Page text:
Although it is true there are many similarities in the standards and criteria used by these different organizations, where the difference lies is in the focus of each certification organization.

Focusing on the Focus

To better understand the problem, consider the following scenario:

You are the administrator of an industrial cleanroom. Workers are required to wear protective clothing from head to toe and breathing masks. Several steps have been taken to prohibit airborne contaminants from impacting the work being performed in the cleanroom. The ventilation system installed is designed specifically for use in a cleanroom setting.

Yet a problem remains. Air samples indicate there are airborne impurities in the cleanroom. Not only could this impact the work being performed, but because it is such a small, tightly enclosed setting, the health and productivity of the technicians in the cleanroom could be affected as well.

One of the steps taken to address this situation is to evaluate how the cleanroom is cleaned and which products are used. It is determined that the cleaning is being performed properly and effectively and that the chemicals used to clean the floors, work areas, counters, and other areas are green certified … indicating they should be helping to protect the IAQ.

However, here is where focus comes into play. While the products may all be green, not all the certification organizations make protecting IAQ their chief concern. For instance, GreenSeal plays a dominant role in the professional cleaning industry, but their big concern now is overall human health and sustainability; ECOLOGO is less focused on cleaning solutions and works with a wide range of products serving many industries. GREENGUARD, on the other hand, is primarily focused on IAQ and identifying those products that are proven more protective of IAQ.

With this in mind, I would advise the cleanroom administrator to do the following:

  • Test different green-certified products made by the current manufacturer; it is possible that other products from this manufacturer will correct the problem.
  • Test green-certified products from different manufacturers.
  • Test green-certified products that are Green Seal or ECOLOGO certified, and/or GREENGUARD certified. (Multiple certification option should yield the best results regarding the impacts of IAQ)
  • Retest air samples two or more weeks after the new products have been introduced. Once a product has been found most effective in reducing impurities in the air, evaluate it as to performance and price.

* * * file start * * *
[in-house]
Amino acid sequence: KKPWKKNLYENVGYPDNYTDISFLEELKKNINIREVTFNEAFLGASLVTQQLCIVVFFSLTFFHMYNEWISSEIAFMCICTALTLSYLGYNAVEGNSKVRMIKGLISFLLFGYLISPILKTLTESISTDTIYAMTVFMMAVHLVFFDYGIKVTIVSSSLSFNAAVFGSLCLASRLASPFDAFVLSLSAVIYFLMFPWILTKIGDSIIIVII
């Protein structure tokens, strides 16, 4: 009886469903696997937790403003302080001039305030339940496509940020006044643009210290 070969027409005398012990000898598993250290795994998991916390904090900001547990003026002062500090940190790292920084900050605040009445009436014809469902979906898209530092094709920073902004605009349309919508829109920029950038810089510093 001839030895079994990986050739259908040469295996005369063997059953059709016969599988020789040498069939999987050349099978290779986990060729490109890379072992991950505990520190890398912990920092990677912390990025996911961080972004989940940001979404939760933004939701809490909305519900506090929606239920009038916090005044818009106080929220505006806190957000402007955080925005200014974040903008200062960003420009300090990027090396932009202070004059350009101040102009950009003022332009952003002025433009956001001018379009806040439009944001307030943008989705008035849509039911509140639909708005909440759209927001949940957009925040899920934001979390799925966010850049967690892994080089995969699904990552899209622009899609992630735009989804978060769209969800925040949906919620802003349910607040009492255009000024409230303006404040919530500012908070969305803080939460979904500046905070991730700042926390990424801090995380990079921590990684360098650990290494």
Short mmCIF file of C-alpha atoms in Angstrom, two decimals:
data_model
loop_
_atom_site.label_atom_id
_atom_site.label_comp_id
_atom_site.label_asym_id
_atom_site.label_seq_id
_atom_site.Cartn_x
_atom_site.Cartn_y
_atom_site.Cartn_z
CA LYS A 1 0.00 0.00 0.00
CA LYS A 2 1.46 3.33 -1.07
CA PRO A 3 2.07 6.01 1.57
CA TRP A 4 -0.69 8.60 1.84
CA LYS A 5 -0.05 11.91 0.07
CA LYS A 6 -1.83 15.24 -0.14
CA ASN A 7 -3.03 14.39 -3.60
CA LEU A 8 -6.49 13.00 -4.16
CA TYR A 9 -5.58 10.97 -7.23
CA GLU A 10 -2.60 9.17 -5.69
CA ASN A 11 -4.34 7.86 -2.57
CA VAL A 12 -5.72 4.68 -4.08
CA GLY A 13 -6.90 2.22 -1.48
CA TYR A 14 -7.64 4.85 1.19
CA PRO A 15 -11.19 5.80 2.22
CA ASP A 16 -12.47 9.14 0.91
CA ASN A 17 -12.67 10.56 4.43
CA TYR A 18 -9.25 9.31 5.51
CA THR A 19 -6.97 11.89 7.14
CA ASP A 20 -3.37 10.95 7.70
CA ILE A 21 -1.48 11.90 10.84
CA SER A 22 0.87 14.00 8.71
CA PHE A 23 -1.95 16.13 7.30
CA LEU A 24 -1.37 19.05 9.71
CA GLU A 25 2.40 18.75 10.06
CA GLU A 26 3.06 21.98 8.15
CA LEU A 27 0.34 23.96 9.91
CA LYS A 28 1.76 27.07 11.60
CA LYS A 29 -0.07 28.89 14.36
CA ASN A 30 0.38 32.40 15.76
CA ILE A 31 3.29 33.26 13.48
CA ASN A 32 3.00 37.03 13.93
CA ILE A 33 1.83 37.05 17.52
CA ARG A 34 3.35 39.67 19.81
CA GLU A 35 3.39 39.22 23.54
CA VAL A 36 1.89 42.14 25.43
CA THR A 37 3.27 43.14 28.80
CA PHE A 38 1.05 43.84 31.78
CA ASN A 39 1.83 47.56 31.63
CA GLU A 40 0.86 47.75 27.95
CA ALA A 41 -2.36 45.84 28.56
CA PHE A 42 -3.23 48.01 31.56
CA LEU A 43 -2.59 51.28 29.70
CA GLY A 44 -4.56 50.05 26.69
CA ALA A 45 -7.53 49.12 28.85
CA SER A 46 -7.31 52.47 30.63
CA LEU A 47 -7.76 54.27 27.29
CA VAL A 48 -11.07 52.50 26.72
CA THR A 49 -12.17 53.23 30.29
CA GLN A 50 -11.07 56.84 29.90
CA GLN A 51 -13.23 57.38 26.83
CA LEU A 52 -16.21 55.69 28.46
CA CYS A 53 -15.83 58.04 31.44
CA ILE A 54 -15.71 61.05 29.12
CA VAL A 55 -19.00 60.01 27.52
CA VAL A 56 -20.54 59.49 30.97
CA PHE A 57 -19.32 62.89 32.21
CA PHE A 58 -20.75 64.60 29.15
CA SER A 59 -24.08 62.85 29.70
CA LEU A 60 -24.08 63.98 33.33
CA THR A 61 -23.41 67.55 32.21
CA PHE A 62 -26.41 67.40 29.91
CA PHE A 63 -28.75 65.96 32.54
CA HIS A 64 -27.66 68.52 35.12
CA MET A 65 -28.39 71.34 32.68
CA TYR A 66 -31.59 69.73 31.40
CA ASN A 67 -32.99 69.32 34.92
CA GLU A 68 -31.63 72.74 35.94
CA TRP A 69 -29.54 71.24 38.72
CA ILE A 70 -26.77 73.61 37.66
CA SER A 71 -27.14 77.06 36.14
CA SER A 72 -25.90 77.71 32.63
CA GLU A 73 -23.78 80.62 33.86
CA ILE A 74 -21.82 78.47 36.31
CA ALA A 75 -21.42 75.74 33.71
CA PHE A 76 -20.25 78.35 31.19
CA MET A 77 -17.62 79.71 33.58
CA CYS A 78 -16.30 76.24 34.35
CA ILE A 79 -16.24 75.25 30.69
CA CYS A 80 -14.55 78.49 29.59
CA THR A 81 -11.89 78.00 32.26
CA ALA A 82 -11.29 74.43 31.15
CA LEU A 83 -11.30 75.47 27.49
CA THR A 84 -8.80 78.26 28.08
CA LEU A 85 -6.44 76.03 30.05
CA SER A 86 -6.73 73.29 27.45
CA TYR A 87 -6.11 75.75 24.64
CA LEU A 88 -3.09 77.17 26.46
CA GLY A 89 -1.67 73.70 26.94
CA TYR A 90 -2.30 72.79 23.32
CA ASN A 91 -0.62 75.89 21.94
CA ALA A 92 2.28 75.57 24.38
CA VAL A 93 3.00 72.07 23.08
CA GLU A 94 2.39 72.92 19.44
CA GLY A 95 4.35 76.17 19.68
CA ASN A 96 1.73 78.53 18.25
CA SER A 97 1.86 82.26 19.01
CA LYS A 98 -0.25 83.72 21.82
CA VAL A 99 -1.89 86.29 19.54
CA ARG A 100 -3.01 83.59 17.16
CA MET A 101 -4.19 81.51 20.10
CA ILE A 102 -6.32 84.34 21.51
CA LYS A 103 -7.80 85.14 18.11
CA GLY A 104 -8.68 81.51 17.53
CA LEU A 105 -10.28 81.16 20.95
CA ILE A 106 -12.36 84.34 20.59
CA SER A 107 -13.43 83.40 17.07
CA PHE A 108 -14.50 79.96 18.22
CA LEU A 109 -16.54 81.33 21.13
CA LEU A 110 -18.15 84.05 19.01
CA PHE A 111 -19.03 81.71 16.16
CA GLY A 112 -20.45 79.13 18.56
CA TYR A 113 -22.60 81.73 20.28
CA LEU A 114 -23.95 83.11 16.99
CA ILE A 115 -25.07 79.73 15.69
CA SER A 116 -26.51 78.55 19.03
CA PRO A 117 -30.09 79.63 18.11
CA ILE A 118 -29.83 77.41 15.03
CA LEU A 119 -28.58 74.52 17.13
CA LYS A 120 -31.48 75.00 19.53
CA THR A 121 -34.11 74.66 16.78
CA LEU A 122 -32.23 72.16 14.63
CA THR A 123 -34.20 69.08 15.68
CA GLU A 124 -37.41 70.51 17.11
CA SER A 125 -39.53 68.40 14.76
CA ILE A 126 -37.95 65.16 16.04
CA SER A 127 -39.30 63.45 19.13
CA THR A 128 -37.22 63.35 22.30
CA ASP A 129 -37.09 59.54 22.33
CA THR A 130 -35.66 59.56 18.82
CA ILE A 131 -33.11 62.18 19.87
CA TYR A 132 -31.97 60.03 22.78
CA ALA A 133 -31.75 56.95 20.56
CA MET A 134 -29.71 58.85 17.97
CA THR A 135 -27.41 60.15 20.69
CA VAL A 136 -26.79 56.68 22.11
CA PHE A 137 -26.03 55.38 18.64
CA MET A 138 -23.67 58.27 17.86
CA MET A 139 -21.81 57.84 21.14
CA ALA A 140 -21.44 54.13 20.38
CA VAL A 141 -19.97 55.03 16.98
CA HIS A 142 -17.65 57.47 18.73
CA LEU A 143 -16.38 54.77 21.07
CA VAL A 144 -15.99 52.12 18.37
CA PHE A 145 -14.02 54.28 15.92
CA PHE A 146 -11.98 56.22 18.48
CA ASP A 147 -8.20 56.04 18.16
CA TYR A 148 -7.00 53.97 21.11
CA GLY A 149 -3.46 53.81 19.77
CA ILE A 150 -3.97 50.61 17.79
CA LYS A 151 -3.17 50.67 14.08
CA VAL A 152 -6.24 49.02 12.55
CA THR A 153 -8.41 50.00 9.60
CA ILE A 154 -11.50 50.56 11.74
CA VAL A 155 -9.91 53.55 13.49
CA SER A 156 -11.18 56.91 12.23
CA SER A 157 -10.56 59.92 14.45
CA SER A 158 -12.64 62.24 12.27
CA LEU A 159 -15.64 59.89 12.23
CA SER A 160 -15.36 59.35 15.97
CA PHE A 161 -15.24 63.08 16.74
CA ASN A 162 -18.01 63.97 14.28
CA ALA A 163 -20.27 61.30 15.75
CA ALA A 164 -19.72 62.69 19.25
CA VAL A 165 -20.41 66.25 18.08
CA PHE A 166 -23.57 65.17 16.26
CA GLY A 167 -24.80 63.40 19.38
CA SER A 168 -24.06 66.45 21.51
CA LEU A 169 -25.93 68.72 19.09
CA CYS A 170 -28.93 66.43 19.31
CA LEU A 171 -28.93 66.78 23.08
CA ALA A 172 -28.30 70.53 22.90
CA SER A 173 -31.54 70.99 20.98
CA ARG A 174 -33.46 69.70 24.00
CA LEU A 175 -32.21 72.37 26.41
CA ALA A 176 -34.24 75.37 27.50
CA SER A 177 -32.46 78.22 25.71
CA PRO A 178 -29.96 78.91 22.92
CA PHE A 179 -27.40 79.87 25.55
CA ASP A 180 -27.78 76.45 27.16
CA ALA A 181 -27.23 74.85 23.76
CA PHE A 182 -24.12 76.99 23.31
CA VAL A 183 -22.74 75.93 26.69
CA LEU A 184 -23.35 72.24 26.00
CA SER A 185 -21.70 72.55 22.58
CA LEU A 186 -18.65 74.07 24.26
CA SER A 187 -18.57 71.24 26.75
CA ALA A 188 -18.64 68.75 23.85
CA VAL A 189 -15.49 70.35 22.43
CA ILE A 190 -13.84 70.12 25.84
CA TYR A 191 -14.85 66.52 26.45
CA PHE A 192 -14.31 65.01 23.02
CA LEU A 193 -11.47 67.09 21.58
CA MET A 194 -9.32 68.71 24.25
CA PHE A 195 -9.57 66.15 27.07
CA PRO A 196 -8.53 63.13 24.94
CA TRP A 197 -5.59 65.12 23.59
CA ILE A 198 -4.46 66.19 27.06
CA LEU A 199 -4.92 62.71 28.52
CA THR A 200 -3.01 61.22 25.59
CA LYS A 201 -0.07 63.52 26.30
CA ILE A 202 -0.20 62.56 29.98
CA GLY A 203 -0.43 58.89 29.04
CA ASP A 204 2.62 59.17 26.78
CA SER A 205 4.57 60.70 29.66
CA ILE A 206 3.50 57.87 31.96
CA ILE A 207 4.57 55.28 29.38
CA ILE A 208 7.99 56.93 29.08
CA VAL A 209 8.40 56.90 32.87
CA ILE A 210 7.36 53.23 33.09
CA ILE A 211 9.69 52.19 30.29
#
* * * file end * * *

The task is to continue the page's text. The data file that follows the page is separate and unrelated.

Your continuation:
The last point needs further discussion. Although most green-certified products perform as well as or better than traditional cleaning solutions, they are not all the same. Some may work better than others on certain types of surfaces, different soil types, or different soil loads. In one case, a cleaning manager tested 23 green-certified floor care products before he found one that worked specifically on his organization’s floors. The same could be true for other types of products.

And while the products will likely be in the same general price range, be sure to evaluate dilution ratios. One, for instance, may be a less costly product to purchase but require a dilution ratio of one part chemical to five parts water. Another more costly product may only need to be diluted one part chemical to ten parts water. In such a case, while the second product is more costly to purchase, ultimately, it is the less expensive option.

Mike Sawchuk is chief business development officer for Avmor, a manufacturer and marketer of professional cleaning products in North America. He can be reached through his company website at

1 Allen JG, et al. “Associations of Cognitive Function Scores with Carbon Dioxide, Ventilation, and Volatile Organic Compound Exposures in Office Workers: A Controlled Exposure Study of Green and Conventional Office Environments.” Environmental Health Perspectives. 2016 Jun;124(6):805-812. DOI: 10.1289/ehp.1510037. Epub October 26, 2015.]